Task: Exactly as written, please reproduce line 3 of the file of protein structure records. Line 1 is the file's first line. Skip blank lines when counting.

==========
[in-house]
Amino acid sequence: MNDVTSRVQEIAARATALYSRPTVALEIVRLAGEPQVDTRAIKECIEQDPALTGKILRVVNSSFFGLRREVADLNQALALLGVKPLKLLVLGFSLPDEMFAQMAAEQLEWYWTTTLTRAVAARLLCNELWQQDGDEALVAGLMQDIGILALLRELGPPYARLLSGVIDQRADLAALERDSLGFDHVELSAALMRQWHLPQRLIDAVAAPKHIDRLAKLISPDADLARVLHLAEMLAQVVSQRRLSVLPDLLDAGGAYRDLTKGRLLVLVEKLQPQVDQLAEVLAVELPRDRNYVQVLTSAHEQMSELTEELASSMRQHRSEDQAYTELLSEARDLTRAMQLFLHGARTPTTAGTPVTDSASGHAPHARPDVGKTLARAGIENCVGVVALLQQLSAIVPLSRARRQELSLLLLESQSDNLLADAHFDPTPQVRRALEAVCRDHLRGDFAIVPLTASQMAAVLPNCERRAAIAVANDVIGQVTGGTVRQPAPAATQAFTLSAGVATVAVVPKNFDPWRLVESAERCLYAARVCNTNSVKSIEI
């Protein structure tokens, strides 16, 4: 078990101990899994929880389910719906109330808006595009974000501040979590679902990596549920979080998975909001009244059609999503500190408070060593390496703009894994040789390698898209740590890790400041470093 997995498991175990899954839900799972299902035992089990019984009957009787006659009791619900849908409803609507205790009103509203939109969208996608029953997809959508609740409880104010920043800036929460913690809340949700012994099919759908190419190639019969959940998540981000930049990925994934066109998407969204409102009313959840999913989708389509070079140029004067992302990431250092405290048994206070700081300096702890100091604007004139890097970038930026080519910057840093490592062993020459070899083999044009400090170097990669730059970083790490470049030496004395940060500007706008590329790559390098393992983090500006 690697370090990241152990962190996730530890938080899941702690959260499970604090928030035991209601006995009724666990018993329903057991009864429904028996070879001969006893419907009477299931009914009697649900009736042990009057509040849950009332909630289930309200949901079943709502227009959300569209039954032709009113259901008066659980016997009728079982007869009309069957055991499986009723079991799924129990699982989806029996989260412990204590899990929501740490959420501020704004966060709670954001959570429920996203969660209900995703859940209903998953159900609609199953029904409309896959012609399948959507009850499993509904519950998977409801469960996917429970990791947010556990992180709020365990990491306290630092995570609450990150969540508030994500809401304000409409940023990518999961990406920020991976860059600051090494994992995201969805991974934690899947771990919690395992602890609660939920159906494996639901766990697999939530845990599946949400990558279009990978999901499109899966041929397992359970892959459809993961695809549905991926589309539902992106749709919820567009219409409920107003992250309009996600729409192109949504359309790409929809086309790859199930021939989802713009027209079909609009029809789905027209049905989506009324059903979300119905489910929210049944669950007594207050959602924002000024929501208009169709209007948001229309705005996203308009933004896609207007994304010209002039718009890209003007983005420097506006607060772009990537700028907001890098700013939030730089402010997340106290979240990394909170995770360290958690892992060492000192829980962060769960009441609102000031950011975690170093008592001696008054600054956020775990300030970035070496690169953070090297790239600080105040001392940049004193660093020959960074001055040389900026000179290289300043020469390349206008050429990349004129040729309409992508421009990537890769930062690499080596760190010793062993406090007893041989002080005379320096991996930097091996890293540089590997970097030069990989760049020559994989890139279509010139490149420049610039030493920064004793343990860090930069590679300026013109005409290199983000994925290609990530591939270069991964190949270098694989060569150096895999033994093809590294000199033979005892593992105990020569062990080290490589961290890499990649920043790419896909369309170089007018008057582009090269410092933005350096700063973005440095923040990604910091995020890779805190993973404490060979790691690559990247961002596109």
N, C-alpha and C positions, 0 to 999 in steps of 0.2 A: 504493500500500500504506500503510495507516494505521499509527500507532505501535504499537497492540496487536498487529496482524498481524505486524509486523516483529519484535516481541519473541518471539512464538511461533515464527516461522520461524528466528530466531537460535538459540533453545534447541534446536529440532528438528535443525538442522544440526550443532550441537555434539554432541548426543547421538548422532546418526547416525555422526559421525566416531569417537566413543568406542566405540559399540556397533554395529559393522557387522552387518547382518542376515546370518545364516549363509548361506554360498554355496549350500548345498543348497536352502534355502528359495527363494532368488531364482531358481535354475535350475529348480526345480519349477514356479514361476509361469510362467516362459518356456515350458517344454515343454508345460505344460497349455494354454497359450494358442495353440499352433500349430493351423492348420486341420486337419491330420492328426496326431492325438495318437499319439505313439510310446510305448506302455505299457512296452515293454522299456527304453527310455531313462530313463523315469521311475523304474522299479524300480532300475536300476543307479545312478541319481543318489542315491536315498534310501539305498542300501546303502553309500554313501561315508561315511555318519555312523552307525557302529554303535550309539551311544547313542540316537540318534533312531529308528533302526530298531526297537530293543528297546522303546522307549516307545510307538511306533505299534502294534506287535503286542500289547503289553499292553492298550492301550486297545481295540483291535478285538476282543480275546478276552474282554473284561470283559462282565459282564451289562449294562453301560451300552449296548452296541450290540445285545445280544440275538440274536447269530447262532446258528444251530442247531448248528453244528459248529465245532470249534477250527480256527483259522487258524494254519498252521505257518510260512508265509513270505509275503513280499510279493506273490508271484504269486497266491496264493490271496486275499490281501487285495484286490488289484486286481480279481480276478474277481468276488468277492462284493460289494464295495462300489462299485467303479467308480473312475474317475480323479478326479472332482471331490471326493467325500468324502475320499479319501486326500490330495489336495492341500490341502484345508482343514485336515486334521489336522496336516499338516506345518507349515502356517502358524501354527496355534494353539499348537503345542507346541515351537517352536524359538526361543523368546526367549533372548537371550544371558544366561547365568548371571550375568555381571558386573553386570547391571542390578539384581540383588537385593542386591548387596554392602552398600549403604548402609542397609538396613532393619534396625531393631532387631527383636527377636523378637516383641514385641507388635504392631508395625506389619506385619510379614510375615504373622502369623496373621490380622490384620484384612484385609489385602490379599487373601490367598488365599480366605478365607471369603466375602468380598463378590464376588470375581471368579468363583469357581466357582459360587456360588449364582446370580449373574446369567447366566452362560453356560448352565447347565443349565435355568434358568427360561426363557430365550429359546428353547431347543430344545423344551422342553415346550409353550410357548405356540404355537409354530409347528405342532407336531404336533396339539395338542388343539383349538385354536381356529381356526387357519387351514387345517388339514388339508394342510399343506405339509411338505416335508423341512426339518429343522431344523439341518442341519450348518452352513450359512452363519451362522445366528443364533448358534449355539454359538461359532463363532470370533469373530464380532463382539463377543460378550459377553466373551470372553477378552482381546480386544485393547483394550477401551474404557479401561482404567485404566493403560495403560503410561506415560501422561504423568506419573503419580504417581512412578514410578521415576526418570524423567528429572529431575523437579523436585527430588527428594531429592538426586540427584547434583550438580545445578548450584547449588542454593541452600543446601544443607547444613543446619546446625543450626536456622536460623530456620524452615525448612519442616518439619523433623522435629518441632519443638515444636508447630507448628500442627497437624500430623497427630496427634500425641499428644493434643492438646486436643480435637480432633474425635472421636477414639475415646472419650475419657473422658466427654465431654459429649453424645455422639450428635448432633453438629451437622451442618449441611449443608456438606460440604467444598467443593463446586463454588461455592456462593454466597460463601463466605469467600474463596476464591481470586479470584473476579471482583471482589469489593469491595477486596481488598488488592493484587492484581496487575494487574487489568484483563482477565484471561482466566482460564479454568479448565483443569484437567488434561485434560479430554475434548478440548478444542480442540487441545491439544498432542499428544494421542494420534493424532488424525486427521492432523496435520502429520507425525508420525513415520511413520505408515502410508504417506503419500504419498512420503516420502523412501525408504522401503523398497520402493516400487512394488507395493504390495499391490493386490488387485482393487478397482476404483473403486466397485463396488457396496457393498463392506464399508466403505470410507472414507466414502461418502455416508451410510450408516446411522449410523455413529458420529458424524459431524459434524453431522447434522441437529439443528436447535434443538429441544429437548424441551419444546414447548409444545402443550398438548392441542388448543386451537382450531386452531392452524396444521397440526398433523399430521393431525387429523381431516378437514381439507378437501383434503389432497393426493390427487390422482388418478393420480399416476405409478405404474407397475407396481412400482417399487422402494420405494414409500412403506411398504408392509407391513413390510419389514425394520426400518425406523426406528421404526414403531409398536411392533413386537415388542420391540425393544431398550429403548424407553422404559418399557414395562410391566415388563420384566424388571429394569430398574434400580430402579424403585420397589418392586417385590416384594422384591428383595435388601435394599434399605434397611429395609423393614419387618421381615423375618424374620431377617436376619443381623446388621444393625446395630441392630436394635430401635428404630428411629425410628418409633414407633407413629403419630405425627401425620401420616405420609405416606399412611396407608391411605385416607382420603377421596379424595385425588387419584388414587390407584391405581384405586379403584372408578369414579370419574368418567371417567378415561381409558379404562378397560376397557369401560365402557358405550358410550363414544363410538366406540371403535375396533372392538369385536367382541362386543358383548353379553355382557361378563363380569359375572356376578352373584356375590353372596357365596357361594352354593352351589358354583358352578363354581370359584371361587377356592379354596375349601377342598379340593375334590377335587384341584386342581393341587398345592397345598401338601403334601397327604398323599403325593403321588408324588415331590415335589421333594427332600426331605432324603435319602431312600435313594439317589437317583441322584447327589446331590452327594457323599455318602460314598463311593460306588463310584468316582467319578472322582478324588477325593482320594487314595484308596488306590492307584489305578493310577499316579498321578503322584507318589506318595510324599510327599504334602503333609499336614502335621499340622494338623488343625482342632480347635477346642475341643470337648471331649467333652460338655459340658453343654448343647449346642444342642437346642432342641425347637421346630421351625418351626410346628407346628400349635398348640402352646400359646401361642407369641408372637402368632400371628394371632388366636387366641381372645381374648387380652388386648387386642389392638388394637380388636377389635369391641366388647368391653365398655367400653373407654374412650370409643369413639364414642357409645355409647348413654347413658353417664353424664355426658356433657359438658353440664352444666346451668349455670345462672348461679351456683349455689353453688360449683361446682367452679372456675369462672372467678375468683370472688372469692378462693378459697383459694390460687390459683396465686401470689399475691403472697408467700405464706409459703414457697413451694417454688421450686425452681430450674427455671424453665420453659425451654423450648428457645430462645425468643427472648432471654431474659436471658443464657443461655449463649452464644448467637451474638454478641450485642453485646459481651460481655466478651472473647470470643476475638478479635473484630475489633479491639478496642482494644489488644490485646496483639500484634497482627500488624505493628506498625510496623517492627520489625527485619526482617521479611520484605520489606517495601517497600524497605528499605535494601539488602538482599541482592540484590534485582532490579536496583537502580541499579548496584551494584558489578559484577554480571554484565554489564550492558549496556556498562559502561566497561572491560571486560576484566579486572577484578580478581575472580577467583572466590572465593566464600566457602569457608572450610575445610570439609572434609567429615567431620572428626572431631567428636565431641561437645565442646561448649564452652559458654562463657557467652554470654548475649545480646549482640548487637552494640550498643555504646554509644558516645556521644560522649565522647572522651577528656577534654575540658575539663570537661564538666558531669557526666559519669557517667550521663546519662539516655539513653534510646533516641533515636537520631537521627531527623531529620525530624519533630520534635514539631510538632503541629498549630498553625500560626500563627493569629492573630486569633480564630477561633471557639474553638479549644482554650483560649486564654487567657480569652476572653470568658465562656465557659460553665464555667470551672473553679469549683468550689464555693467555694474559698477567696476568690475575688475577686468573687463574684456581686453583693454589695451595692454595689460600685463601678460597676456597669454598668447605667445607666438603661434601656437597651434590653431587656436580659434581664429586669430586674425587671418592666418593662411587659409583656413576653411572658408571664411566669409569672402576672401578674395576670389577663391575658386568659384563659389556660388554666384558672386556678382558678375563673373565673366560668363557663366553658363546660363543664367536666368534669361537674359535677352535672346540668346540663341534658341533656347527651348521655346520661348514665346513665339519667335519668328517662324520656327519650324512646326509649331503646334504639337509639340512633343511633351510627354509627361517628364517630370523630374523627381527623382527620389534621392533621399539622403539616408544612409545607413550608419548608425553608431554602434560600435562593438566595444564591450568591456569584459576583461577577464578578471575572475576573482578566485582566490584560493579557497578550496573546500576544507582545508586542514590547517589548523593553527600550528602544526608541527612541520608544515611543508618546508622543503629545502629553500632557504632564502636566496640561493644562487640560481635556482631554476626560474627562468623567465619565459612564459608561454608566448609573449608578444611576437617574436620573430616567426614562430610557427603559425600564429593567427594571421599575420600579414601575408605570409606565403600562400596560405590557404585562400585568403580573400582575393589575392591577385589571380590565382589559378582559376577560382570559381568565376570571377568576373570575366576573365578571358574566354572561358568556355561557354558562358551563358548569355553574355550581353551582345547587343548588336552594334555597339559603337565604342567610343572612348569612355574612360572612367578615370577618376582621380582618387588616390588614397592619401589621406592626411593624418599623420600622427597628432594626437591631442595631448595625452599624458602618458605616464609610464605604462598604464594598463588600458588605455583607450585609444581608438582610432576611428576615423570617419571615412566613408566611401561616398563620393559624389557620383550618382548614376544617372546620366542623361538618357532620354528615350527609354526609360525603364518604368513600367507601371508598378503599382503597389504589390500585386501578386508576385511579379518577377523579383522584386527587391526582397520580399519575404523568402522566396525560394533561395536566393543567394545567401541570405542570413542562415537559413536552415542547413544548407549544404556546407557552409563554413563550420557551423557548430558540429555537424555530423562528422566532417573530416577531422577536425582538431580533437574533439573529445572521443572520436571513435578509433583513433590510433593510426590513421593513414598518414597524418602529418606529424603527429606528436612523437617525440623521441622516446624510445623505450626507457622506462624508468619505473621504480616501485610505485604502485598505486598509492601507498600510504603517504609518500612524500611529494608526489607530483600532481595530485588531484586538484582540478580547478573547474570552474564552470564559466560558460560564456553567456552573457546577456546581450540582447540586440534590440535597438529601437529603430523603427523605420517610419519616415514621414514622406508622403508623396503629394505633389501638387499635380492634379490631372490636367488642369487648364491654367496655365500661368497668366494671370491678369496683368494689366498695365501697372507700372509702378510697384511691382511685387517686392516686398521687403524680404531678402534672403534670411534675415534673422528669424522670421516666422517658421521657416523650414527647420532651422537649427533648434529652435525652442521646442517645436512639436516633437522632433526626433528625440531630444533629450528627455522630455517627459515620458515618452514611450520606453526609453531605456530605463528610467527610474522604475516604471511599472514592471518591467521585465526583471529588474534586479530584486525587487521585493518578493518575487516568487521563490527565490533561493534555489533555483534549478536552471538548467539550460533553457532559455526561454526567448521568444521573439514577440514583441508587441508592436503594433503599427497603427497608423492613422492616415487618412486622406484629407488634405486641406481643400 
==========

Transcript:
């Protein structure tokens, strides 16, 4: 078990101990899994929880389910719906109330808006595009974000501040979590679902990596549920979080998975909001009244059609999503500190408070060593390496703009894994040789390698898209740590890790400041470093 997995498991175990899954839900799972299902035992089990019984009957009787006659009791619900849908409803609507205790009103509203939109969208996608029953997809959508609740409880104010920043800036929460913690809340949700012994099919759908190419190639019969959940998540981000930049990925994934066109998407969204409102009313959840999913989708389509070079140029004067992302990431250092405290048994206070700081300096702890100091604007004139890097970038930026080519910057840093490592062993020459070899083999044009400090170097990669730059970083790490470049030496004395940060500007706008590329790559390098393992983090500006 690697370090990241152990962190996730530890938080899941702690959260499970604090928030035991209601006995009724666990018993329903057991009864429904028996070879001969006893419907009477299931009914009697649900009736042990009057509040849950009332909630289930309200949901079943709502227009959300569209039954032709009113259901008066659980016997009728079982007869009309069957055991499986009723079991799924129990699982989806029996989260412990204590899990929501740490959420501020704004966060709670954001959570429920996203969660209900995703859940209903998953159900609609199953029904409309896959012609399948959507009850499993509904519950998977409801469960996917429970990791947010556990992180709020365990990491306290630092995570609450990150969540508030994500809401304000409409940023990518999961990406920020991976860059600051090494994992995201969805991974934690899947771990919690395992602890609660939920159906494996639901766990697999939530845990599946949400990558279009990978999901499109899966041929397992359970892959459809993961695809549905991926589309539902992106749709919820567009219409409920107003992250309009996600729409192109949504359309790409929809086309790859199930021939989802713009027209079909609009029809789905027209049905989506009324059903979300119905489910929210049944669950007594207050959602924002000024929501208009169709209007948001229309705005996203308009933004896609207007994304010209002039718009890209003007983005420097506006607060772009990537700028907001890098700013939030730089402010997340106290979240990394909170995770360290958690892992060492000192829980962060769960009441609102000031950011975690170093008592001696008054600054956020775990300030970035070496690169953070090297790239600080105040001392940049004193660093020959960074001055040389900026000179290289300043020469390349206008050429990349004129040729309409992508421009990537890769930062690499080596760190010793062993406090007893041989002080005379320096991996930097091996890293540089590997970097030069990989760049020559994989890139279509010139490149420049610039030493920064004793343990860090930069590679300026013109005409290199983000994925290609990530591939270069991964190949270098694989060569150096895999033994093809590294000199033979005892593992105990020569062990080290490589961290890499990649920043790419896909369309170089007018008057582009090269410092933005350096700063973005440095923040990604910091995020890779805190993973404490060979790691690559990247961002596109």